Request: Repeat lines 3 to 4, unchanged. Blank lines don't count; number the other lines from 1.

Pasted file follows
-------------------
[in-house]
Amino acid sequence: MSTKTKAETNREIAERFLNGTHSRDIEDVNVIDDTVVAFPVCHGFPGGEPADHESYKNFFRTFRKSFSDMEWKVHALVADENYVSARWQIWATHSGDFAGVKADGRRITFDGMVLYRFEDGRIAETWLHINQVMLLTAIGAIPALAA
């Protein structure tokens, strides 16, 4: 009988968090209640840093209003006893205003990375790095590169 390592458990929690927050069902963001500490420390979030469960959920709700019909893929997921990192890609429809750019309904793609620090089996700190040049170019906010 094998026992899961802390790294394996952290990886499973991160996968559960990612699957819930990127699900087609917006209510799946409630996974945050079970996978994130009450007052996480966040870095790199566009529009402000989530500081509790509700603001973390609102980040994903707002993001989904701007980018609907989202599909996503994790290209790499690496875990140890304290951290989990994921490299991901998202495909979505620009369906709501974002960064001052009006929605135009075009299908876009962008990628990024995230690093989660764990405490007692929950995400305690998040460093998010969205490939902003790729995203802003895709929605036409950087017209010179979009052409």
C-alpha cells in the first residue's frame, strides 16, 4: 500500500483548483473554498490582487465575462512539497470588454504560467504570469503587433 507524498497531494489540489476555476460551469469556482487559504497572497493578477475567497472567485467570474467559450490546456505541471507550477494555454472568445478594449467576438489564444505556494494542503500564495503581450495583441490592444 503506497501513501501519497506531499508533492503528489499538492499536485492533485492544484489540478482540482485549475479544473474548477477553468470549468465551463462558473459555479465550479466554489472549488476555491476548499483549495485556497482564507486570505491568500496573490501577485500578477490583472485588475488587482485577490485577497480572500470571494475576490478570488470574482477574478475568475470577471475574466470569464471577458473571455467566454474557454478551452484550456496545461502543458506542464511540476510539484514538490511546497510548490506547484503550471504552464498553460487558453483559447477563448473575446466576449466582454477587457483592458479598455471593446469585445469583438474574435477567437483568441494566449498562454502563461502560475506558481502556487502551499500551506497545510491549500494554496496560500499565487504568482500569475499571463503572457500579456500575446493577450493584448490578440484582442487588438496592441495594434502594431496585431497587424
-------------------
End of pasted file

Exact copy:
């Protein structure tokens, strides 16, 4: 009988968090209640840093209003006893205003990375790095590169 390592458990929690927050069902963001500490420390979030469960959920709700019909893929997921990192890609429809750019309904793609620090089996700190040049170019906010 094998026992899961802390790294394996952290990886499973991160996968559960990612699957819930990127699900087609917006209510799946409630996974945050079970996978994130009450007052996480966040870095790199566009529009402000989530500081509790509700603001973390609102980040994903707002993001989904701007980018609907989202599909996503994790290209790499690496875990140890304290951290989990994921490299991901998202495909979505620009369906709501974002960064001052009006929605135009075009299908876009962008990628990024995230690093989660764990405490007692929950995400305690998040460093998010969205490939902003790729995203802003895709929605036409950087017209010179979009052409």
C-alpha cells in the first residue's frame, strides 16, 4: 500500500483548483473554498490582487465575462512539497470588454504560467504570469503587433 507524498497531494489540489476555476460551469469556482487559504497572497493578477475567497472567485467570474467559450490546456505541471507550477494555454472568445478594449467576438489564444505556494494542503500564495503581450495583441490592444 503506497501513501501519497506531499508533492503528489499538492499536485492533485492544484489540478482540482485549475479544473474548477477553468470549468465551463462558473459555479465550479466554489472549488476555491476548499483549495485556497482564507486570505491568500496573490501577485500578477490583472485588475488587482485577490485577497480572500470571494475576490478570488470574482477574478475568475470577471475574466470569464471577458473571455467566454474557454478551452484550456496545461502543458506542464511540476510539484514538490511546497510548490506547484503550471504552464498553460487558453483559447477563448473575446466576449466582454477587457483592458479598455471593446469585445469583438474574435477567437483568441494566449498562454502563461502560475506558481502556487502551499500551506497545510491549500494554496496560500499565487504568482500569475499571463503572457500579456500575446493577450493584448490578440484582442487588438496592441495594434502594431496585431497587424